There is an irony to this story. If Rares J had let the original case proper, Ashby v Slipper, continue until the very end, then the claims of not having ‘my day in court’ and uncontested evidence may have resulted in a totally different outcome.
Throughout the appeal the one dominate plea pushed by Ashby and his legal and PR representatives, was that he did not have his full ‘day in court’ on the sexual harassment matter. Of course, within a few months after the appeal decision dismissing the Rares’ judgment was published, Ashby withdrew the allegations of sexual harassment giving Slipper’s mental state as his primary reason. The Ashby v Slipper matter was no more. Ultimately there was no ‘day in court’. After all, the strategy had been successful. Slipper was a man broken beyond repair; Brough was to become the new MP, and the LNP the newly elected Government.
And what about the abuse of the justice system? It had taken yet another body blow.
Brough’s admission on 60 Minutes in an interview with Liz Hayes that he’d asked Ashby for Slipper’s diary entries was a matter that should’ve resulted in an immediate AFP inquiry. It was an extraordinary admission, which underscored concerns about the abuse of the administration of justice in this matter.
An abuse of the justice process sounds as boring as watching paint dry, and it is.
Is it so very important? Critically so.
The ‘administration of justice’ as a principle goes hand in hand with the principle of ‘open justice’, and they both form a key foundation stone on which any democratic society is built. Undermine it, and the fabric of your democracy starts to crumble. Extremist totalitarian and corrupt regimes, whether fascist or communist, flourish as a result.
Hence we get to the nub of the problem. The Opposition under Abbott and subsequently as Government, always seemed content to use the justice system as a political weapon in an endeavor to defeat or exact revenge from identified opponents. It has been their M.O. The pursuit of Slipper in which Brough was involved, as were others in the Government, is just one example. The Ashby affair has also raised the concern in its being just another step in the apparent politicisation of the Australian Federal Police, and in on going attempts to politicise the courts.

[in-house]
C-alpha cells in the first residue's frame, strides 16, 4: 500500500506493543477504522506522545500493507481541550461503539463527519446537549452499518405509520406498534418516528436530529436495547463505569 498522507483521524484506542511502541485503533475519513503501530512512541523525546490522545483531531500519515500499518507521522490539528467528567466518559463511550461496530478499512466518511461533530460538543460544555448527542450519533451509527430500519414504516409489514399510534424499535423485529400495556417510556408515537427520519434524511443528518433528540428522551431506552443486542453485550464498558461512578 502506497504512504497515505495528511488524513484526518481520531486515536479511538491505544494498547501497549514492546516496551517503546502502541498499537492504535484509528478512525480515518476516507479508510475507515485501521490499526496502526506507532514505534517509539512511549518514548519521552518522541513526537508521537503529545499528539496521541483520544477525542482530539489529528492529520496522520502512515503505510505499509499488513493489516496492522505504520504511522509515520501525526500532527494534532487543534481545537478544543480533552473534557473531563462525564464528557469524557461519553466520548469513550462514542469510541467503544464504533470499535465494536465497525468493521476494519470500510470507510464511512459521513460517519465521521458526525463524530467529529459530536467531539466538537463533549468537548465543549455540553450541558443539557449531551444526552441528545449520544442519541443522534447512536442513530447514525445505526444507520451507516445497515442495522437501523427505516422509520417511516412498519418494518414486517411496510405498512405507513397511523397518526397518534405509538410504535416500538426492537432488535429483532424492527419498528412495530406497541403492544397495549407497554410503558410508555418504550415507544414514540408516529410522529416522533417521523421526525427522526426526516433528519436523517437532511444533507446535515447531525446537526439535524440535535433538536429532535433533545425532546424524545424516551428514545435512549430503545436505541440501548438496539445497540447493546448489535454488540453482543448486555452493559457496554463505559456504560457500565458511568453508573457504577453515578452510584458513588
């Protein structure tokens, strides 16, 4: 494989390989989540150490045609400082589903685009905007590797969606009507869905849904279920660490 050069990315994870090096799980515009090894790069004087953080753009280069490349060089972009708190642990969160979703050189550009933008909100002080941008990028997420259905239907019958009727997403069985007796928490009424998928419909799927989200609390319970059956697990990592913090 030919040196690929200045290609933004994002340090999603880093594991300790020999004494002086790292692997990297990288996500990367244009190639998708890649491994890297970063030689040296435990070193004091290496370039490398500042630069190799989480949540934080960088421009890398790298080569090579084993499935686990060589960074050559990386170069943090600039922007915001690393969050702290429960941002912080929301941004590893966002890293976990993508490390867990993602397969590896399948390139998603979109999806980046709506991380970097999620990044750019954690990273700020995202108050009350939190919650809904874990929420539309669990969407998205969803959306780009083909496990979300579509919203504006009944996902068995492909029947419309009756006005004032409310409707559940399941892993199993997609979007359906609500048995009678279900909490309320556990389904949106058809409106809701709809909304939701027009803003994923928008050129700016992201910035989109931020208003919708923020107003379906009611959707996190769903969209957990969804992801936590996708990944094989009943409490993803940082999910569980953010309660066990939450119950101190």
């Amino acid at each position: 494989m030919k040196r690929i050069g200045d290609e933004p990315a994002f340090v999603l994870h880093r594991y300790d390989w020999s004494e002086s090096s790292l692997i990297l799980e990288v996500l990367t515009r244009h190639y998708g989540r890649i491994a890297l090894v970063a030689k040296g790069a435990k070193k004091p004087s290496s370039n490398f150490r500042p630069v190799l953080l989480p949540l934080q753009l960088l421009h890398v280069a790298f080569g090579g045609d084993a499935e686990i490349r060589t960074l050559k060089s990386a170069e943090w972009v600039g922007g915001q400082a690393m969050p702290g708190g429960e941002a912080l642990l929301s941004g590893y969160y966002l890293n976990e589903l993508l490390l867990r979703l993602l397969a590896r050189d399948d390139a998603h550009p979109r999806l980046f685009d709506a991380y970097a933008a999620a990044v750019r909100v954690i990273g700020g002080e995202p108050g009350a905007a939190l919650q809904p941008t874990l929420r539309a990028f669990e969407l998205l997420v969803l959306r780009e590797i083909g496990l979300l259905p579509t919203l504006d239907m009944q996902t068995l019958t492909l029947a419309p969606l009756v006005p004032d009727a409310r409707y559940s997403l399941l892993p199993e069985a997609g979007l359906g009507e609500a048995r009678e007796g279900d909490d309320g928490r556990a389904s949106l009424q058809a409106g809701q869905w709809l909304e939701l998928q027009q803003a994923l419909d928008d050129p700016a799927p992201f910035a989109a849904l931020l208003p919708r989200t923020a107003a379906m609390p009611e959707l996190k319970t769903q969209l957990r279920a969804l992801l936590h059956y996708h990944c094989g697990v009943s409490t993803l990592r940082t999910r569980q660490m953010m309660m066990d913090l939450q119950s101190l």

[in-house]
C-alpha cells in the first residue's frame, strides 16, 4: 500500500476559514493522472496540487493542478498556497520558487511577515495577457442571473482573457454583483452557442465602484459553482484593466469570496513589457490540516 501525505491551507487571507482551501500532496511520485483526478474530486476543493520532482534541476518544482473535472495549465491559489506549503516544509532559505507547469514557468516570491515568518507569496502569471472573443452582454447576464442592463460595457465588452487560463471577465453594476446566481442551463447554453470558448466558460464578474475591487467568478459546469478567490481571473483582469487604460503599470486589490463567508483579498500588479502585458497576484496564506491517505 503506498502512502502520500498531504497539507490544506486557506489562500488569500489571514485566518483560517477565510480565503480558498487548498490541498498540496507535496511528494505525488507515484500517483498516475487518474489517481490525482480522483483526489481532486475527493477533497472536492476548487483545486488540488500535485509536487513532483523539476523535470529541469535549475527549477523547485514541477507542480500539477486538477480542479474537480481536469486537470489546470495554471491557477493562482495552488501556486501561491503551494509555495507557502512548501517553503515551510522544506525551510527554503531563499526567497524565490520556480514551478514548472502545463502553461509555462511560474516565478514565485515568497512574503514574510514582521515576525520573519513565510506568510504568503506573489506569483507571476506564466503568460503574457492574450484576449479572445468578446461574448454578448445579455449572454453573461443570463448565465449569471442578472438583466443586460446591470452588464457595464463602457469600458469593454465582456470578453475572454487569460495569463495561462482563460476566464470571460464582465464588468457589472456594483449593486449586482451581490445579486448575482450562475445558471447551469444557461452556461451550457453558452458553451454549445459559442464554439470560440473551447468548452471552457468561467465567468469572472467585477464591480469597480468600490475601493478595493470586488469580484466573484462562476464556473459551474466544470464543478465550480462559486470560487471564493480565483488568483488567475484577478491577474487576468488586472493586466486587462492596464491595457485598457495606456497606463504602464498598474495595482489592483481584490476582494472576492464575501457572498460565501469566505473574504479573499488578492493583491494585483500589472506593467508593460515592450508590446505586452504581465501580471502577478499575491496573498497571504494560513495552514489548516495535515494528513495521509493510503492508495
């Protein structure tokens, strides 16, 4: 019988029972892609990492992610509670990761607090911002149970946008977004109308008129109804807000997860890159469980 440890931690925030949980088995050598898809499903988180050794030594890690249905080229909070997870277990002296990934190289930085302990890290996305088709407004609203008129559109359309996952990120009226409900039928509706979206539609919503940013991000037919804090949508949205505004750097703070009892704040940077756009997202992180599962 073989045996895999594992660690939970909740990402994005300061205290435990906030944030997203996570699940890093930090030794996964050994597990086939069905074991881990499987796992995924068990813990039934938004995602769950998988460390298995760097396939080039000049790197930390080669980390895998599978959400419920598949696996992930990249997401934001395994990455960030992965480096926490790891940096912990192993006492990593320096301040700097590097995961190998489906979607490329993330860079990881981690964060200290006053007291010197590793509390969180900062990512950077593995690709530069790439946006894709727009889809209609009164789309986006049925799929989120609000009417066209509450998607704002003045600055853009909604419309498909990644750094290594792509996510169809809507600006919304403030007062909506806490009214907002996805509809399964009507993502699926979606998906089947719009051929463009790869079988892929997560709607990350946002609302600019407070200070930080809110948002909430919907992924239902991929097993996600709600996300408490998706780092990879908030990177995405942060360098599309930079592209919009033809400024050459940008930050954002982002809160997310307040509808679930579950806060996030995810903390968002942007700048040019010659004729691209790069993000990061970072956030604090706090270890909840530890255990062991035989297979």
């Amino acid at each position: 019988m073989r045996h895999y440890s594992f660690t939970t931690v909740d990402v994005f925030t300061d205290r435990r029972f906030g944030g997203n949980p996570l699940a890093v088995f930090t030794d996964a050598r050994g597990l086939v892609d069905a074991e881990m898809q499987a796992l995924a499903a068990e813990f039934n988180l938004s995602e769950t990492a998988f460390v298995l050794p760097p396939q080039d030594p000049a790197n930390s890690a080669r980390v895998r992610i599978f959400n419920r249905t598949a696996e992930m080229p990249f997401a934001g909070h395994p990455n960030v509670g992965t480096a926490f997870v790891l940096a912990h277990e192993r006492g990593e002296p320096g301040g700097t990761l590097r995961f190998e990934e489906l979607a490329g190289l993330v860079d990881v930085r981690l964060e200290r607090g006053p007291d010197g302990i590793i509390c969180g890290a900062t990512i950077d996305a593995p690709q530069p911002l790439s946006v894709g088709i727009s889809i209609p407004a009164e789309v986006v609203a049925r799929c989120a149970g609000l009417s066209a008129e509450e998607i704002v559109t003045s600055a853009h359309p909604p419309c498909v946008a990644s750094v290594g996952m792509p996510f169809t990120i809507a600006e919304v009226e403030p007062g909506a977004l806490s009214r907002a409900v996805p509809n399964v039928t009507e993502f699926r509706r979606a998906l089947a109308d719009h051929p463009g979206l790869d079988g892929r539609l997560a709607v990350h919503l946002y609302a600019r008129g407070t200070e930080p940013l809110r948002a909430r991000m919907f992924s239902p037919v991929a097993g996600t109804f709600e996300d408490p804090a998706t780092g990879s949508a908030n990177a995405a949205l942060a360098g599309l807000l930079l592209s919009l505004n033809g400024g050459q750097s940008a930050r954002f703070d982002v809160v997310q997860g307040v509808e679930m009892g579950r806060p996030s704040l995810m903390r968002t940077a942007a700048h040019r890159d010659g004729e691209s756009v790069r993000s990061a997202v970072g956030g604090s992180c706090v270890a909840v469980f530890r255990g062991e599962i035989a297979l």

In the last two years we have seen in operation three Royal Commissions. The Royal Commission into the sexual abuse of children by institutions has been a very fine example of how a Royal Commission should be structured and how it should behave. There was no political agenda, the terms of reference were broad and it appeared driven by a desire to get to the truth. It was implemented by the previous Government and continues despite budget cut-backs.
The Royal Commission into Pink Batts was designed to attack the Abbott Government’s political opponents, which it did although not very successfully, and has now faded into obscurity.
The Trade Union Royal Commission is similarly being used to achieve a political end. Its narrow terms of reference were designed to only identify corruption in certain unions and union officials. TURC certainly wasn’t supposed to find companies who may be complicit in the corruption, nor favoured whistle-blowers like Kathy Jackson. Turc’s performance, its treatment of company officials who’ve been called, Kathy Jackson and lack of real understanding of Industrial Relations law enshrined in High Court precedents has resulted in its abject failures so far to ‘get their man’ or ‘woman’. Its competence aside, it has now been tainted beyond repair. TURC, it seems, is proving to be ‘a bridge too far’.
These two Royal Commissions are part of this M.O.; one of using the justice system as a weapon to achieve an outcome as part of a political agenda. These are Abbott’s legacies, and therein lies the real problem for Malcolm Turnbull. He’s inherited them.
By appointing Mal Brough to the Cabinet, Turnbull runs the risk of being tainted by the odour that seems to follow the Ashby saga wherever it goes. One thing is certain. It is not going away.
As is being reported by the mainstream media, the AFP is continuing to investigate these allegations. Questions arise as to the appropriateness of Brough to be given any Cabinet position, especially one involving probity and ethics.
— Margo Kingston (@margokingston1) September 23, 2015